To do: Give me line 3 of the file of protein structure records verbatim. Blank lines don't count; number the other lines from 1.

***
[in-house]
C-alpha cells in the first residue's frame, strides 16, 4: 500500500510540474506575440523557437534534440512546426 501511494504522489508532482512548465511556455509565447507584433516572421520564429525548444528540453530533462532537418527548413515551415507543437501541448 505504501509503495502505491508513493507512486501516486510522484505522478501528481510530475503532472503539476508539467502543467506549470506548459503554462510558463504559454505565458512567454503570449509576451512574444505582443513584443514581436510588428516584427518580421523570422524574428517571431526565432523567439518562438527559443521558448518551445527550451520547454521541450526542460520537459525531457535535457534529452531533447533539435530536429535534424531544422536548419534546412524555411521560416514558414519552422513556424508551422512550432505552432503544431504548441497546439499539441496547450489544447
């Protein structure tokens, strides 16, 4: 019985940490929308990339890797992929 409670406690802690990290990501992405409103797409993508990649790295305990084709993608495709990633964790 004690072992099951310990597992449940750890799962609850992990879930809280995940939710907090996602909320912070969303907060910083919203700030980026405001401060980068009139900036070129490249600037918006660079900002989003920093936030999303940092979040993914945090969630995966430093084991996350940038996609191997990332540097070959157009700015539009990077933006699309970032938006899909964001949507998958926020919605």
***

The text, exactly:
């Protein structure tokens, strides 16, 4: 019985940490929308990339890797992929 409670406690802690990290990501992405409103797409993508990649790295305990084709993608495709990633964790 004690072992099951310990597992449940750890799962609850992990879930809280995940939710907090996602909320912070969303907060910083919203700030980026405001401060980068009139900036070129490249600037918006660079900002989003920093936030999303940092979040993914945090969630995966430093084991996350940038996609191997990332540097070959157009700015539009990077933006699309970032938006899909964001949507998958926020919605």